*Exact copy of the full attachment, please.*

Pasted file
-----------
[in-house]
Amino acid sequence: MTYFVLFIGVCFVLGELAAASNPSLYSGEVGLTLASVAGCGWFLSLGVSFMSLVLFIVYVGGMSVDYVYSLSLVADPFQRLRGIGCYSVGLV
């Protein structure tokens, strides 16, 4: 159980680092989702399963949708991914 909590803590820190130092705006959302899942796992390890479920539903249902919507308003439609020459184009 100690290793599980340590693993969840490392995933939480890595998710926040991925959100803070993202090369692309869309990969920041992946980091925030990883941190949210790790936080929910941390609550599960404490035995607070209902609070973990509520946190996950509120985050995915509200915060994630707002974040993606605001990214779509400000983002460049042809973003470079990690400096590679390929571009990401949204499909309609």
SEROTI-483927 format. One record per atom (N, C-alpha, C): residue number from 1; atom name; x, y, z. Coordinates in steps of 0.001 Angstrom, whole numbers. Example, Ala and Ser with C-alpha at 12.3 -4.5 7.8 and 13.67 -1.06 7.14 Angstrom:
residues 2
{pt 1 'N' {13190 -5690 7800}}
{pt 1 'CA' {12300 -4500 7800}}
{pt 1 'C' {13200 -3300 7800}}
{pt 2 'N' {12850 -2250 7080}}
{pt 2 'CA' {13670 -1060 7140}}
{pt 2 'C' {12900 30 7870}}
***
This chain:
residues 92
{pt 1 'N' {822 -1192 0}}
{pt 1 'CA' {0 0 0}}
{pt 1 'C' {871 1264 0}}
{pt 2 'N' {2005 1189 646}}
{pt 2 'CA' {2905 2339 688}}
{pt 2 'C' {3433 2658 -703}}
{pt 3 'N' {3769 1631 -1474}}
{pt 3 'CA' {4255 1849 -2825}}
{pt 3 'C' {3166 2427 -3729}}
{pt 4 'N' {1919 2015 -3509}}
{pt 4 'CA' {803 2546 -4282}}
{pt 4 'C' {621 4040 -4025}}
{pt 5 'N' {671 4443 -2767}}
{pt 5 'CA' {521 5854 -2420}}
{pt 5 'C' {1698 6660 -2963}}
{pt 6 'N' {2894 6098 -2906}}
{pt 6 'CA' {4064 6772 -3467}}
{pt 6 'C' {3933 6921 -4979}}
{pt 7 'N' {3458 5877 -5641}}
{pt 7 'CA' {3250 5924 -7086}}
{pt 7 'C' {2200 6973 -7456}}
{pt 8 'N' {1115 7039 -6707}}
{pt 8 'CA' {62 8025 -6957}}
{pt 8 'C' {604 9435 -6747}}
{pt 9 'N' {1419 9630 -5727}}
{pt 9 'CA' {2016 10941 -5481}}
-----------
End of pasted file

[in-house]
Amino acid sequence: MTYFVLFIGVCFVLGELAAASNPSLYSGEVGLTLASVAGCGWFLSLGVSFMSLVLFIVYVGGMSVDYVYSLSLVADPFQRLRGIGCYSVGLV
């Protein structure tokens, strides 16, 4: 159980680092989702399963949708991914 909590803590820190130092705006959302899942796992390890479920539903249902919507308003439609020459184009 100690290793599980340590693993969840490392995933939480890595998710926040991925959100803070993202090369692309869309990969920041992946980091925030990883941190949210790790936080929910941390609550599960404490035995607070209902609070973990509520946190996950509120985050995915509200915060994630707002974040993606605001990214779509400000983002460049042809973003470079990690400096590679390929571009990401949204499909309609």
SEROTI-483927 format. One record per atom (N, C-alpha, C): residue number from 1; atom name; x, y, z. Coordinates in steps of 0.001 Angstrom, whole numbers. Example, Ala and Ser with C-alpha at 12.3 -4.5 7.8 and 13.67 -1.06 7.14 Angstrom:
residues 2
{pt 1 'N' {13190 -5690 7800}}
{pt 1 'CA' {12300 -4500 7800}}
{pt 1 'C' {13200 -3300 7800}}
{pt 2 'N' {12850 -2250 7080}}
{pt 2 'CA' {13670 -1060 7140}}
{pt 2 'C' {12900 30 7870}}
***
This chain:
residues 92
{pt 1 'N' {822 -1192 0}}
{pt 1 'CA' {0 0 0}}
{pt 1 'C' {871 1264 0}}
{pt 2 'N' {2005 1189 646}}
{pt 2 'CA' {2905 2339 688}}
{pt 2 'C' {3433 2658 -703}}
{pt 3 'N' {3769 1631 -1474}}
{pt 3 'CA' {4255 1849 -2825}}
{pt 3 'C' {3166 2427 -3729}}
{pt 4 'N' {1919 2015 -3509}}
{pt 4 'CA' {803 2546 -4282}}
{pt 4 'C' {621 4040 -4025}}
{pt 5 'N' {671 4443 -2767}}
{pt 5 'CA' {521 5854 -2420}}
{pt 5 'C' {1698 6660 -2963}}
{pt 6 'N' {2894 6098 -2906}}
{pt 6 'CA' {4064 6772 -3467}}
{pt 6 'C' {3933 6921 -4979}}
{pt 7 'N' {3458 5877 -5641}}
{pt 7 'CA' {3250 5924 -7086}}
{pt 7 'C' {2200 6973 -7456}}
{pt 8 'N' {1115 7039 -6707}}
{pt 8 'CA' {62 8025 -6957}}
{pt 8 'C' {604 9435 -6747}}
{pt 9 'N' {1419 9630 -5727}}
{pt 9 'CA' {2016 10941 -5481}}